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I want to rotate a 2D rectangle using a rotation matrix. After the rotation, I want the points (x, y) of the rectangle to be:

(625.49939, 632.40015) top left
(636.49939, 632.40015) top right
(636.49939, 672.40015) bottom right
(625.49939, 672.40015) bottom left

Before the rectangle is rotated, it appears 40 units wide and 11 units tall. After the rotation, it will appear 11 units wide and 40 units tall.

I know that I have to rotate it 90 degrees, but how can I find exactly where to place the rectangle before the rotation so that it ends up in my desired position?

  1. The rectangle starts in position ??? so that it appears 40 units wide and 11 units tall
  2. The rectangle will be rotated 90 degrees clockwise (at its center point).
  3. The rectangle ends with the coordinates listed above.

How do I find the starting coordinates?

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1 Answer 1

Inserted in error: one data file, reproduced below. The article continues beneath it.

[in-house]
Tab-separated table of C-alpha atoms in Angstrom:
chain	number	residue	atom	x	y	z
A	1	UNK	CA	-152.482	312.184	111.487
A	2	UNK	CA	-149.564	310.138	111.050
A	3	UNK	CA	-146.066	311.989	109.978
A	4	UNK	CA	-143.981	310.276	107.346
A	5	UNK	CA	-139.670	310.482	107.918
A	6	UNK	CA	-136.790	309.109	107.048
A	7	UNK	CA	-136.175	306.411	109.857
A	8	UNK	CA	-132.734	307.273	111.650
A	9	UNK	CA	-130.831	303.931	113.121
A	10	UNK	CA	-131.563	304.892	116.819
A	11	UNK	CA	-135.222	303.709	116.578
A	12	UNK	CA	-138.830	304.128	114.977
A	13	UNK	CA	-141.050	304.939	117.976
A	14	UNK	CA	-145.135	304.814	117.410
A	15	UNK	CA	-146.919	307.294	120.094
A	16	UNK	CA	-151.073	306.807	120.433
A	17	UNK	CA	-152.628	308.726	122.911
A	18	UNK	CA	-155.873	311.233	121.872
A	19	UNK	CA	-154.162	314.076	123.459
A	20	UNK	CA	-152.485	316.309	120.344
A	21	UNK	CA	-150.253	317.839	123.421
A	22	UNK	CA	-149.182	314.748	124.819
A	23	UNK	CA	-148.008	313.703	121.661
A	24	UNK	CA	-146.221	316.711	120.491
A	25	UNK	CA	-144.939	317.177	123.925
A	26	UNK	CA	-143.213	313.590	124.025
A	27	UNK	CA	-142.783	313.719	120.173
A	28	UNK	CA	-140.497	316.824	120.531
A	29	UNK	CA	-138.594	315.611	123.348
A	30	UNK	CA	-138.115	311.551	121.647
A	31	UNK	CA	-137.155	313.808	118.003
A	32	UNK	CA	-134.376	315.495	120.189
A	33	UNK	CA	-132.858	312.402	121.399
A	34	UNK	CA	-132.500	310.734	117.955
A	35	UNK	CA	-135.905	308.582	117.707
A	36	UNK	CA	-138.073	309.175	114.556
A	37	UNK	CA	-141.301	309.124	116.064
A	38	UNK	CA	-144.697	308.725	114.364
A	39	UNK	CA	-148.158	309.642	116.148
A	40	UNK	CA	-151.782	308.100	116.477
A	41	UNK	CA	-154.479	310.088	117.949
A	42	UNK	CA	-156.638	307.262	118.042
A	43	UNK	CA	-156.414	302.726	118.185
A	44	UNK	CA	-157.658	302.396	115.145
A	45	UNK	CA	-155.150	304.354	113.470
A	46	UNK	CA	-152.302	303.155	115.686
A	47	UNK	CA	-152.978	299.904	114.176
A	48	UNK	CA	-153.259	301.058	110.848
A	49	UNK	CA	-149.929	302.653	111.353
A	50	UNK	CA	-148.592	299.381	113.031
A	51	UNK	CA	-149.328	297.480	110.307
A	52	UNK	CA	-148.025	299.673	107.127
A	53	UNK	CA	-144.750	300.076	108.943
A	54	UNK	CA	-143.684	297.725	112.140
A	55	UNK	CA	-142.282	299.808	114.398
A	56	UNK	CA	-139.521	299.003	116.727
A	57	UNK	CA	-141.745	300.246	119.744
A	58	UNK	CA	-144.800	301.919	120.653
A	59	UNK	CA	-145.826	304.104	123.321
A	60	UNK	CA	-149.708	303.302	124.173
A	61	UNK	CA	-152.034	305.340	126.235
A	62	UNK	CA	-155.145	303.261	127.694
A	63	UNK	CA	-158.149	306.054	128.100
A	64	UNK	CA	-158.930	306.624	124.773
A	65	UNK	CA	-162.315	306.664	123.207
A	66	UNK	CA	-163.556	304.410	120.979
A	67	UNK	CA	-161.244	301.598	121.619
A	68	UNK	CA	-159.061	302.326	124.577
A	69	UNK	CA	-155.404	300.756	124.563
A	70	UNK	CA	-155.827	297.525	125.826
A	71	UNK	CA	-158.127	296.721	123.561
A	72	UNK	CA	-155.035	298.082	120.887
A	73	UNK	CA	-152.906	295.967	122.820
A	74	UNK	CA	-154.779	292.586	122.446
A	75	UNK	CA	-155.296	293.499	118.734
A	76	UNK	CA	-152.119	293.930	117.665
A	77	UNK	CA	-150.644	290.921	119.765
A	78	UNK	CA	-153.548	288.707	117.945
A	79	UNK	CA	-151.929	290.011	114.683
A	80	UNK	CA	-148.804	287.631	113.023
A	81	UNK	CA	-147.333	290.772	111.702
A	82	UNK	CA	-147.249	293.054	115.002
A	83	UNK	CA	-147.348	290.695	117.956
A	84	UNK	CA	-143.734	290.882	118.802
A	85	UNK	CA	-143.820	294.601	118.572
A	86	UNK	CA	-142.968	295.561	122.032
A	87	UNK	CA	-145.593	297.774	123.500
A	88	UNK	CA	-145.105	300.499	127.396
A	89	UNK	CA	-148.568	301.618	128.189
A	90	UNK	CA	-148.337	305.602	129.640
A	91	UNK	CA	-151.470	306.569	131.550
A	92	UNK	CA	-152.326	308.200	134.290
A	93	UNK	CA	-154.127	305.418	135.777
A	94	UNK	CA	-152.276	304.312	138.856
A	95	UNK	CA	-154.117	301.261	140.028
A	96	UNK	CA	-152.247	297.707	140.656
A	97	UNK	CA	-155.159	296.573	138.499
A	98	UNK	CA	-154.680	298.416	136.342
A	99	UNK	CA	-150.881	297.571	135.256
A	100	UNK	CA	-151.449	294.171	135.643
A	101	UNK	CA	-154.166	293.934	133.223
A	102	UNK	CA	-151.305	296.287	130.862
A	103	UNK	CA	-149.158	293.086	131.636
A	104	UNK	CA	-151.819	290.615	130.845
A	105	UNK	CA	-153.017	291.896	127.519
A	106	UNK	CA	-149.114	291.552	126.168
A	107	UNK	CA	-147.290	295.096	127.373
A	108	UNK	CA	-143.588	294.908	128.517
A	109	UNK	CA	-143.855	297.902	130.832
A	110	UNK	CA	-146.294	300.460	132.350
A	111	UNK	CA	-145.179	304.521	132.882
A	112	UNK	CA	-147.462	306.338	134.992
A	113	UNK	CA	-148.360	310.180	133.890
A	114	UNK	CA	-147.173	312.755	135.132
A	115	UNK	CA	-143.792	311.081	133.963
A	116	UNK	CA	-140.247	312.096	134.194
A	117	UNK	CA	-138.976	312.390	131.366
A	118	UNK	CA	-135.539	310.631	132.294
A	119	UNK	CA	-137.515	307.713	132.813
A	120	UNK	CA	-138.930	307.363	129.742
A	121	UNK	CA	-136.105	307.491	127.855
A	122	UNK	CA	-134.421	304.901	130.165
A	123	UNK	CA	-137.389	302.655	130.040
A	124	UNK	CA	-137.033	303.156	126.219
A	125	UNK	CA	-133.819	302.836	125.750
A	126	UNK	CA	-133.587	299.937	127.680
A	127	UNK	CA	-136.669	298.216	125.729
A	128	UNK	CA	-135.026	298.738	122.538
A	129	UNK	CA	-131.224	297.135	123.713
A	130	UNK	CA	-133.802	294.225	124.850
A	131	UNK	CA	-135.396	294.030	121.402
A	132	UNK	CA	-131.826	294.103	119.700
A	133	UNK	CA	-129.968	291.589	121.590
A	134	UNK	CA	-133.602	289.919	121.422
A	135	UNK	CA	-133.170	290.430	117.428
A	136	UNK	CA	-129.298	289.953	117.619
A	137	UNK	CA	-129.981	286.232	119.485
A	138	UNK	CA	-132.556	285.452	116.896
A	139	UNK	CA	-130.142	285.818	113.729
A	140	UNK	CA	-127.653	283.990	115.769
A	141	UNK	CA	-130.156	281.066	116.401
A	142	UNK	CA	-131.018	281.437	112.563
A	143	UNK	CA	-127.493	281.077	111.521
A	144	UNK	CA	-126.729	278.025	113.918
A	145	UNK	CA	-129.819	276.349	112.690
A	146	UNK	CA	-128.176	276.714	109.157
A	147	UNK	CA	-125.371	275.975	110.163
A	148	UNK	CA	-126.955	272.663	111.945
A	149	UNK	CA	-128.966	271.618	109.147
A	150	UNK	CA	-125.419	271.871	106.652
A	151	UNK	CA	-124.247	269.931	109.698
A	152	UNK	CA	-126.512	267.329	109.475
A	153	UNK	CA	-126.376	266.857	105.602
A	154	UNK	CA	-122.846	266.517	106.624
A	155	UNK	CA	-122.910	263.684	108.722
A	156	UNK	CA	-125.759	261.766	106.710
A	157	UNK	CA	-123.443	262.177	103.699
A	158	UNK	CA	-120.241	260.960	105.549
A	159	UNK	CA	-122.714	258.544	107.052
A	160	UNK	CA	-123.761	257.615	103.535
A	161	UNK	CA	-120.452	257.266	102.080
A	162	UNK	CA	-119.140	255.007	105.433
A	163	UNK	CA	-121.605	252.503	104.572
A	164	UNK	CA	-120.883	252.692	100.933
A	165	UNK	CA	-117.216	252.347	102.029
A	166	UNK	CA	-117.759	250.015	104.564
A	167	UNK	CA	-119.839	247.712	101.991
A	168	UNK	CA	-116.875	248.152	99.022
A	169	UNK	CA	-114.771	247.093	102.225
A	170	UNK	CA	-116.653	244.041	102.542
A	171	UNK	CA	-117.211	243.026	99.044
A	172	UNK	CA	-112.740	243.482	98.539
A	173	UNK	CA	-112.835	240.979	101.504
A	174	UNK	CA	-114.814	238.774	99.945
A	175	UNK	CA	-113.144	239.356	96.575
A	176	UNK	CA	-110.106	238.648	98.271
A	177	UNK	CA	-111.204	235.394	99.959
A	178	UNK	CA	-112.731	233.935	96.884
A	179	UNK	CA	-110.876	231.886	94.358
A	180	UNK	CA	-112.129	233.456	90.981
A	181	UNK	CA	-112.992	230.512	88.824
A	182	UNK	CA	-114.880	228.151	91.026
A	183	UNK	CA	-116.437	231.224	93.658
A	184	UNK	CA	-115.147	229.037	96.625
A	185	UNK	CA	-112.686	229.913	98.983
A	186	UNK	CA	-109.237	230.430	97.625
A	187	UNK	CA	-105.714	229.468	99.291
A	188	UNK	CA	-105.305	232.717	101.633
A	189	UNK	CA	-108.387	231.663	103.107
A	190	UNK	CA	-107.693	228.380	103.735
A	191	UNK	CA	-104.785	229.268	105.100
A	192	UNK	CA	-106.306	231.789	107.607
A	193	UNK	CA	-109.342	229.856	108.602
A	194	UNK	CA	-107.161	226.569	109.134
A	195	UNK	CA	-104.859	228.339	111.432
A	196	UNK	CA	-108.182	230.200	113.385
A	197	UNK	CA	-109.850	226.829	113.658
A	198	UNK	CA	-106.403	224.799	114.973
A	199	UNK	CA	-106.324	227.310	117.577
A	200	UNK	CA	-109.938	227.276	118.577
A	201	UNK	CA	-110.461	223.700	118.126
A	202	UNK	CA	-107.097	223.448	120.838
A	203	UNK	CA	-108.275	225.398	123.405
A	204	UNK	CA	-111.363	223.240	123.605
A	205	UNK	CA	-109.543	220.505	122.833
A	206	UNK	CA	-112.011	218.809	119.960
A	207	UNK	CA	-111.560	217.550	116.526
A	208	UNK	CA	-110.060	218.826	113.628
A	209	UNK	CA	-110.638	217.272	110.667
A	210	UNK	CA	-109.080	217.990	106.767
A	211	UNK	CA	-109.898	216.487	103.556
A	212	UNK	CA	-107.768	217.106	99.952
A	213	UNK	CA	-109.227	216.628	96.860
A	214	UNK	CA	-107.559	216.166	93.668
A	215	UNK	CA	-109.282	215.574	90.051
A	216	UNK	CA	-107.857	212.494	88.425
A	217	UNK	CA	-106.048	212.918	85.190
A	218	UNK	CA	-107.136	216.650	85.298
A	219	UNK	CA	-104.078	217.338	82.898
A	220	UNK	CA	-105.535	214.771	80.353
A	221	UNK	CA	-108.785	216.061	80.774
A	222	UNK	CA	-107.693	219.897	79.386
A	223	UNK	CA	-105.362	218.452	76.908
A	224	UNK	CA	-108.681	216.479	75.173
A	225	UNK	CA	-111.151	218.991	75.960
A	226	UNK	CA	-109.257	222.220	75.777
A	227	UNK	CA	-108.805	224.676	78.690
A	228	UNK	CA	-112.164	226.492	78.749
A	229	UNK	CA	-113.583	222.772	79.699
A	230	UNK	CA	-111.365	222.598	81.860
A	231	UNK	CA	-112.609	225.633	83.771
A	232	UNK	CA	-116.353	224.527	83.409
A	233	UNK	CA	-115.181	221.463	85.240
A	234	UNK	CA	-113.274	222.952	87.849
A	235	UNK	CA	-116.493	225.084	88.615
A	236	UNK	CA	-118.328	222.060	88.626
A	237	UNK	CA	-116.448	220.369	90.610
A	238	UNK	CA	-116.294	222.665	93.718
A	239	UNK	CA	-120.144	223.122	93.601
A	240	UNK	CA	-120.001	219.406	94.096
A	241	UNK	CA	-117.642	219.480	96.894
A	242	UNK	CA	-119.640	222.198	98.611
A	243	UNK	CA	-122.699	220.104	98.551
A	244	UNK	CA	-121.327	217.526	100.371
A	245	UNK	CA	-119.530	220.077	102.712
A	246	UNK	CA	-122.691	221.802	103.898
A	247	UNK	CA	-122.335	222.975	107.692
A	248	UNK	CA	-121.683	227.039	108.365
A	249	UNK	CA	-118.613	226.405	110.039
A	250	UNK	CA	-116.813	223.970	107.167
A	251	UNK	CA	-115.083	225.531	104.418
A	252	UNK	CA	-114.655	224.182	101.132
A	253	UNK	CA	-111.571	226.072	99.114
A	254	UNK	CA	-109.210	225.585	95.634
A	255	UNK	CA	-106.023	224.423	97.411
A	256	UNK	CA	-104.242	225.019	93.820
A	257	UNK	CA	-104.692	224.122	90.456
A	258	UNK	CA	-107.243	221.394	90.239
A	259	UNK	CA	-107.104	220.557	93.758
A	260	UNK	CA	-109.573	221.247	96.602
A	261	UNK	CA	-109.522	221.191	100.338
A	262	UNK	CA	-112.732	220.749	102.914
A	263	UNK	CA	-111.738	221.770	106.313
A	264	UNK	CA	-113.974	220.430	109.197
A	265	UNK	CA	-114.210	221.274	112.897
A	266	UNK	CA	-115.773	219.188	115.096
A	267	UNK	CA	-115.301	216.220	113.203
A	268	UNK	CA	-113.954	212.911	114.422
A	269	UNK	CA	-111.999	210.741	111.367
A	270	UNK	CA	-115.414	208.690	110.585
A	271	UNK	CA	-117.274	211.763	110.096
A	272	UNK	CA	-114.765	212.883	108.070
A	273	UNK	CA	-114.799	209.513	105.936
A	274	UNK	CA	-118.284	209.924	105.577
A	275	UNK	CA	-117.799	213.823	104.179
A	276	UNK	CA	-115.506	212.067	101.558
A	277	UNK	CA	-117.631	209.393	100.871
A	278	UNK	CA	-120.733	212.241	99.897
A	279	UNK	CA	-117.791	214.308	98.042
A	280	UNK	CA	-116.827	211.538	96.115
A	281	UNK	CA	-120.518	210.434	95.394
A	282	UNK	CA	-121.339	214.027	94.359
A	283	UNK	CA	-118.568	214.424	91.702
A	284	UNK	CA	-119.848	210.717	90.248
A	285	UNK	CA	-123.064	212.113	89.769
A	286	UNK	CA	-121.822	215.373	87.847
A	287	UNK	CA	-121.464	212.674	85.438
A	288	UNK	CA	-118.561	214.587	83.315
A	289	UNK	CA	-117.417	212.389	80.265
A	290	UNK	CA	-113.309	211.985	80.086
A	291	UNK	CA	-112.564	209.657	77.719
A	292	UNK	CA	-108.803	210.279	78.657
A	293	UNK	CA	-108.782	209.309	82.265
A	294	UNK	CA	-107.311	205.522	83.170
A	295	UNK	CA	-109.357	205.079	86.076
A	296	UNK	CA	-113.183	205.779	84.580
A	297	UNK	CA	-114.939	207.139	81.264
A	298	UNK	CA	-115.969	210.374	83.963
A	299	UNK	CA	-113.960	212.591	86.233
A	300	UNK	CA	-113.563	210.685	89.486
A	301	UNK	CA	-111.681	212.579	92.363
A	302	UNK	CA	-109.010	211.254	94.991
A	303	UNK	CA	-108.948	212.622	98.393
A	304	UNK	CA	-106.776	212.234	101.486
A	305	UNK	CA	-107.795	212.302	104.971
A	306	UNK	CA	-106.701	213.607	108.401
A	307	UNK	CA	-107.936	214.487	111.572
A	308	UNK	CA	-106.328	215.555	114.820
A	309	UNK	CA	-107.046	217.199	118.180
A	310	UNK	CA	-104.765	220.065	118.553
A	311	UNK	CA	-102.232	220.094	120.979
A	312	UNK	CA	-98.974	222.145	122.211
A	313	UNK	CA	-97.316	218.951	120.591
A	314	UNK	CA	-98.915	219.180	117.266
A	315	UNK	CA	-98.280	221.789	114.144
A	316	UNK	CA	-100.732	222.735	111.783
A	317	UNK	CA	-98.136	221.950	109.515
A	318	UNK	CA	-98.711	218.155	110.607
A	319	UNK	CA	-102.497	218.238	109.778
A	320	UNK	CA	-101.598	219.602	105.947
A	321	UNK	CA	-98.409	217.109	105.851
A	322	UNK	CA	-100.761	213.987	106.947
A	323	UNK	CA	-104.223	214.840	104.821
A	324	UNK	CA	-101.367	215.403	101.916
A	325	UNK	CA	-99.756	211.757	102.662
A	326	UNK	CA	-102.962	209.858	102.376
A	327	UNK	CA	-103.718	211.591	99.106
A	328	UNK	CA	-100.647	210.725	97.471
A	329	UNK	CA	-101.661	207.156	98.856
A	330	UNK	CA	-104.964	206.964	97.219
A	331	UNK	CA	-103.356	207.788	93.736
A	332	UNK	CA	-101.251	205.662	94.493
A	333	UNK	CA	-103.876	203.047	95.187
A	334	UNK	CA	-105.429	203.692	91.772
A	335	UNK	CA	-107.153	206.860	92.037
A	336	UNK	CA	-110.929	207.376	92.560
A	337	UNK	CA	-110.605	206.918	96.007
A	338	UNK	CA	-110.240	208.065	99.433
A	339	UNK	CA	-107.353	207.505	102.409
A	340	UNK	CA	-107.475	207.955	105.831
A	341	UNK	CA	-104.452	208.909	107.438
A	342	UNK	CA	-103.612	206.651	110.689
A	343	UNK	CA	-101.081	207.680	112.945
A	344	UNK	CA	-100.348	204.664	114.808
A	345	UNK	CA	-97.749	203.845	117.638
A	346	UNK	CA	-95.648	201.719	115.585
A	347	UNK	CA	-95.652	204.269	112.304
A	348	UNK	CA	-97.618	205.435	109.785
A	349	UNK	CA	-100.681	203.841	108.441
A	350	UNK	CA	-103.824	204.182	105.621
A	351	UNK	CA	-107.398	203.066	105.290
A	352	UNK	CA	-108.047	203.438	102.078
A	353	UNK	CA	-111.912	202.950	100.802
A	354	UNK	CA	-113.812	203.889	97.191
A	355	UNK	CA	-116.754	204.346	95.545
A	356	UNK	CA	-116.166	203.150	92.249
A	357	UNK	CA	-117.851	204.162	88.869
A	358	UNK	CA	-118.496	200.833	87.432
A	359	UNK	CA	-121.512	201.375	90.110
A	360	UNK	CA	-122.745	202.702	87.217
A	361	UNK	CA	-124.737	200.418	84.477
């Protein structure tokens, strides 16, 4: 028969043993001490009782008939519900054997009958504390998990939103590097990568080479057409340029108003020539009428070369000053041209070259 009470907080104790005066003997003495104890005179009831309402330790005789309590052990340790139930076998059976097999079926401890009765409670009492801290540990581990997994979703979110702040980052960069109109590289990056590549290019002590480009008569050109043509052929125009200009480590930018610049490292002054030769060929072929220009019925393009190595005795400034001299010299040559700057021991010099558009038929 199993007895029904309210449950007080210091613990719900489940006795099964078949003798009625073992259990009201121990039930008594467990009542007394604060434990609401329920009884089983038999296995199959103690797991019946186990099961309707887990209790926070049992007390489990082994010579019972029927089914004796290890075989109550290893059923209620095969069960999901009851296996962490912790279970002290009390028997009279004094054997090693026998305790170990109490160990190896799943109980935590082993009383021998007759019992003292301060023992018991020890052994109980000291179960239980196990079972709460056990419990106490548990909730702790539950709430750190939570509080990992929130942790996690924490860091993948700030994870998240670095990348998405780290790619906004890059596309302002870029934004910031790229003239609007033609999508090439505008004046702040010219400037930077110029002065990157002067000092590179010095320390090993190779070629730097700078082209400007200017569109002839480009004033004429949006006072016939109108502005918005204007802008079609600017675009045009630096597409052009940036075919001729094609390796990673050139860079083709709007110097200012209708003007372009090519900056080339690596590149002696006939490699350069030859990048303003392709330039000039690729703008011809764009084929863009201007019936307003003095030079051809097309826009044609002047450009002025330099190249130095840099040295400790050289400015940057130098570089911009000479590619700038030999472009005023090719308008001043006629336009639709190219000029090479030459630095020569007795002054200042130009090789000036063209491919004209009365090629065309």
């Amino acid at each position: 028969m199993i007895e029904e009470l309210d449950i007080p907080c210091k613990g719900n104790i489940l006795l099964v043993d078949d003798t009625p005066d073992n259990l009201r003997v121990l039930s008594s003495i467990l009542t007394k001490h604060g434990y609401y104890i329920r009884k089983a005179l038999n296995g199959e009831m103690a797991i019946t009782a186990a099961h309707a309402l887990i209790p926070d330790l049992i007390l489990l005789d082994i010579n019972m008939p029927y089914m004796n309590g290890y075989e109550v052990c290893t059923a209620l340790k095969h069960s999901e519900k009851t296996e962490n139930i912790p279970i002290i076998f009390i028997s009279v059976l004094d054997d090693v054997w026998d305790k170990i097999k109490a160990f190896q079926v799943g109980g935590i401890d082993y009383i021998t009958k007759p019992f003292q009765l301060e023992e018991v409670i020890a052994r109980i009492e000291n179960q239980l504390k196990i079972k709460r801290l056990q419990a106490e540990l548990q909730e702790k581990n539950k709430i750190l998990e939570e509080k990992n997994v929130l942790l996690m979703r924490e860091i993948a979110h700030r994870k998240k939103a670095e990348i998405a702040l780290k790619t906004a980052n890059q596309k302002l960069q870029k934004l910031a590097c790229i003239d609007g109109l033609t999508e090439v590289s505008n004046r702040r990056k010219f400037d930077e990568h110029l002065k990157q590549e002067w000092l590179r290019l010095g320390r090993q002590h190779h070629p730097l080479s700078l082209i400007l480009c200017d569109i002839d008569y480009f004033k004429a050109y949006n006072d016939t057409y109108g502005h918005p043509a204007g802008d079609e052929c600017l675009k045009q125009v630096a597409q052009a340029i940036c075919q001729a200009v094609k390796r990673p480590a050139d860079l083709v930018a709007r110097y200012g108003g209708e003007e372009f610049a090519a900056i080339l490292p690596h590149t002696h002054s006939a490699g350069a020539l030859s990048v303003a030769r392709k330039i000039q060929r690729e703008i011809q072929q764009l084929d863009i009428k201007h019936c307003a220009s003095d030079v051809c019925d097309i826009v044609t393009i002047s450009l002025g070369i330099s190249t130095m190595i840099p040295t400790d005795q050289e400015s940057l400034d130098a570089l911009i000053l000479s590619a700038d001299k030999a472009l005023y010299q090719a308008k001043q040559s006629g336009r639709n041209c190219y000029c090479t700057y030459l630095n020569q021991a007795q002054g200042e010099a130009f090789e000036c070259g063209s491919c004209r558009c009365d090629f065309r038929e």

up vote 1 down vote accepted

One way for you to do this would be to center in on the fact that the center point doesn't change in a rotation. So find the center of the rectangle. Let's call it $(x,y)$ (although it's very easy to find).

Then, make it so that you can pretend your rectangle is at the origin. That is, subtract the center coordinates from each of the corners, so that you get for instance $(625.49939 - x,632.40015 - y) $ as one of the corners.

Then you can apply the standard rotation matrices to these coordinates. Since you have the coordinates after the rotation, you would use the rotation matrix that rotates by $-90^\circ$. This will rotate the rectangle.

All that's left is to translate the rectangle back to where it should be. You do this by adding the center back to each of the coordinates.

Does that make sense? I can furnish more details if this isn't clear.

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Thanks for the tip about the center point! I think this solved my problem but I won't be sure until I experiment with it some more. It seems to be working for now, though! Thanks a lot! –  Rick Apr 2 '12 at 0:12

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